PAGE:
I give one more final exam tomorrow, then I post grades, then I'm done.
Well, done, except we're expected to have syllabi for NEXT semester submitted by the 1st or so. Which is slightly ridiculous, as I don't know for sure which section of a class I'm teaching yet. At least I was able to set up my office hours so regardless of which section I teach, I have enough open office hours.
Luckily, I haven't had too many last-minute instances of snowflakery (at least until now). One person threw a fit at me when I refused to accept late work (after I had even e-mailed the entire class REMINDING them and telling them there was no way, no how, I would accept the work late).
I did have one person shake my hand and thank me after the final - and he wasn't even a top student.
I had another one, from my freshman class, come by and thank me and tell me that even though he didn't do that well in my class, it was "eye opening" for him and he now realizes how much you need to study to succeed in college. And he said that he learned a lot and enjoyed the class.
I take it as even more of a win when someone who didn't earn a top grade thanks me; I feel that sometimes when A students thank me it's partly jubilation over having earned a good grade. But when someone who earns a C thanks me, that means something. (It also means that that student has the maturity to recognize that their perhaps-not-stellar performance was not entirely or even largely MY fault, which is what some low performing students seem to assume).
It seems incomprehensible but in five days I head home for Christmas break.
Thursday, December 12, 2013
I give one more final exam tomorrow, then I post grades, then I'm done.
Monday, December 09, 2013
I suppose this is part of the lot of being an adult, but I realized it about me the other day and it makes me sad.
I watch a lot of Cartoon Network. (Yes, I know I SAID I was an adult...). They are running ads in heavy rotation for the "Skylanders" video game. One of the ads features video (I THINK it's home video shot and submitted, and not staged - if it's staged, it's done very well, it looks like home video) of kids receiving the game for Christmas or birthdays and going crazy with joy and excitement over it.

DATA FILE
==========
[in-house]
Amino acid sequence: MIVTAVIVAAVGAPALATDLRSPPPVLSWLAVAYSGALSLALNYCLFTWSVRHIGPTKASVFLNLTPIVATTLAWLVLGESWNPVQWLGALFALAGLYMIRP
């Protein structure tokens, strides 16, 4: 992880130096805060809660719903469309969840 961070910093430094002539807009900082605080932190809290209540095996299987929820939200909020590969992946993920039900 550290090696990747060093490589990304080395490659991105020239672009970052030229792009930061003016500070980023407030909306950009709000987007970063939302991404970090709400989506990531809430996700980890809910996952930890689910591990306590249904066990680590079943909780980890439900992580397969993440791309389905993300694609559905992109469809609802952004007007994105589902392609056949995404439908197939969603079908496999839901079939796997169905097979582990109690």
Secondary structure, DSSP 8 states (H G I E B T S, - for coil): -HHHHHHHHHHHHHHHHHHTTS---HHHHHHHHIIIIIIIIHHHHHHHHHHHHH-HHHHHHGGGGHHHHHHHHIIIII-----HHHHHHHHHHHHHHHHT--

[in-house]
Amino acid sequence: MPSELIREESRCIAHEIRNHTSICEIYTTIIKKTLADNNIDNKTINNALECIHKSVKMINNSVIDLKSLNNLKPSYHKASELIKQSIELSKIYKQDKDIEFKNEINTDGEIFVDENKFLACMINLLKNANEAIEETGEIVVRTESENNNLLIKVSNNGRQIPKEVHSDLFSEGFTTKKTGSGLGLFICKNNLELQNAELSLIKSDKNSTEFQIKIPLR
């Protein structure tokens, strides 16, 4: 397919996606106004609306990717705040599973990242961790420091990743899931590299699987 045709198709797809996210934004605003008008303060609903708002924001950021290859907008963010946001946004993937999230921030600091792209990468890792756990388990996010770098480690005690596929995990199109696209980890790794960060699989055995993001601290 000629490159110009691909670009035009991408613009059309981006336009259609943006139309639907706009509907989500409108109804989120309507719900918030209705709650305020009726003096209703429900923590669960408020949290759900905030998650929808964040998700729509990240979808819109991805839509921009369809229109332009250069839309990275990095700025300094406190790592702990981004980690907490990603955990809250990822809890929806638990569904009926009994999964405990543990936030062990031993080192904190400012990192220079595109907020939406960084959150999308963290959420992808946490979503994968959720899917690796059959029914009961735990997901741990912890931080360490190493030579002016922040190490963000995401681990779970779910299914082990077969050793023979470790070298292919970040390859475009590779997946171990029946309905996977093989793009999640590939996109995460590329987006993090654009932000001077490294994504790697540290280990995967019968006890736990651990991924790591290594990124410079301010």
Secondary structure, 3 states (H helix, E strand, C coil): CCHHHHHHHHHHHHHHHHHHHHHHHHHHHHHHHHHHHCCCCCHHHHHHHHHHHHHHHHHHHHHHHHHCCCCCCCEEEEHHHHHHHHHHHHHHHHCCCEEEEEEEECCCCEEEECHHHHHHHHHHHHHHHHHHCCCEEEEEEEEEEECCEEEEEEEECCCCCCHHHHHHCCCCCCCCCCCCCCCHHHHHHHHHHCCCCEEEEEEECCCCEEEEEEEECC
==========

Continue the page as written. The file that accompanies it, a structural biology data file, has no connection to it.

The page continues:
What makes me sad is that I can't think of a single gift - at least, not a physical item - that would make me feel that kind of over-the-top joy. I can just remember it from being a kid - the excitement, the this-is-the-best-thing-ever feeling.
I wonder if there's anything like that for an adult. I mean, if someone gave me a nice car, I'd certainly be grateful - but I'd almost be too embarrassed ("I can't believe they spent that much on me!") to be all over-the-top. (And I have a perfectly serviceable car. And I'm not a "car person"). Same with jewelry, and actually, some of the stuff I love most and wear most are some of the simple, less-expensive (like, rose quartz) stuff. The few nice pieces I have I don't wear as much.
The stuff that would make me go crazy with joy is not "stuff" - the one thing I can think of right now that would make me scream with happiness and squeal and jump around the room would be finding out that a friend diagnosed with terminal leukemia DIDN'T have it, after all, and was going to get better, or that she had some kind of miraculous recovery. (That's the one thing, if one of God's angels came to me, and said, "You get one wish, anything, anything you want for Christmas" that I'd say I wanted....).
Is this feeling common to adults - that the stuff that would make you really happy, like, beyond happy - isn't actual STUFF, or maybe even something you know isn't earthly possible? Or are there adults who are still blessed with the ability to go mad with happiness over a ring or a KitchenAid or some new gadget? Am I just jaded? I mean, all those things are nice and I'd be happy to get a KitchenAid or a new computer or something - but not happy like the kids in that ad are happy.
Sunday, December 01, 2013